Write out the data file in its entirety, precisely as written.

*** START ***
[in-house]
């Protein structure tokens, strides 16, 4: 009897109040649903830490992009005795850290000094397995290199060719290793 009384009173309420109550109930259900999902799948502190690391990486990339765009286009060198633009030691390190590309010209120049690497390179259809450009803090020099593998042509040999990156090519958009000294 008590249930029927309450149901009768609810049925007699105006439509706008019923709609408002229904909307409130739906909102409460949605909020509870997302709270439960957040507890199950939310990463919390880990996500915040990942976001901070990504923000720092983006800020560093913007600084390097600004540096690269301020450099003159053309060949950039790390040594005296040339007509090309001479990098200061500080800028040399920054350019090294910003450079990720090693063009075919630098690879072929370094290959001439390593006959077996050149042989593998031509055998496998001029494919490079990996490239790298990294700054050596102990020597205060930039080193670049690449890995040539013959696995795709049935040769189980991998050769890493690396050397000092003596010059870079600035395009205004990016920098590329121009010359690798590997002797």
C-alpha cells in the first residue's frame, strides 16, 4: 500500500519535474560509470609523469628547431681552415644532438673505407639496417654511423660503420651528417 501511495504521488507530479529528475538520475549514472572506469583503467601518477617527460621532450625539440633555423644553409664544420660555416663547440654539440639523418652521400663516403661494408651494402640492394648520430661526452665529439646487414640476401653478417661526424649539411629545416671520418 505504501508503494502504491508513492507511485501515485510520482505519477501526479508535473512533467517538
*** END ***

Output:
[in-house]
């Protein structure tokens, strides 16, 4: 009897109040649903830490992009005795850290000094397995290199060719290793 009384009173309420109550109930259900999902799948502190690391990486990339765009286009060198633009030691390190590309010209120049690497390179259809450009803090020099593998042509040999990156090519958009000294 008590249930029927309450149901009768609810049925007699105006439509706008019923709609408002229904909307409130739906909102409460949605909020509870997302709270439960957040507890199950939310990463919390880990996500915040990942976001901070990504923000720092983006800020560093913007600084390097600004540096690269301020450099003159053309060949950039790390040594005296040339007509090309001479990098200061500080800028040399920054350019090294910003450079990720090693063009075919630098690879072929370094290959001439390593006959077996050149042989593998031509055998496998001029494919490079990996490239790298990294700054050596102990020597205060930039080193670049690449890995040539013959696995795709049935040769189980991998050769890493690396050397000092003596010059870079600035395009205004990016920098590329121009010359690798590997002797």
C-alpha cells in the first residue's frame, strides 16, 4: 500500500519535474560509470609523469628547431681552415644532438673505407639496417654511423660503420651528417 501511495504521488507530479529528475538520475549514472572506469583503467601518477617527460621532450625539440633555423644553409664544420660555416663547440654539440639523418652521400663516403661494408651494402640492394648520430661526452665529439646487414640476401653478417661526424649539411629545416671520418 505504501508503494502504491508513492507511485501515485510520482505519477501526479508535473512533467517538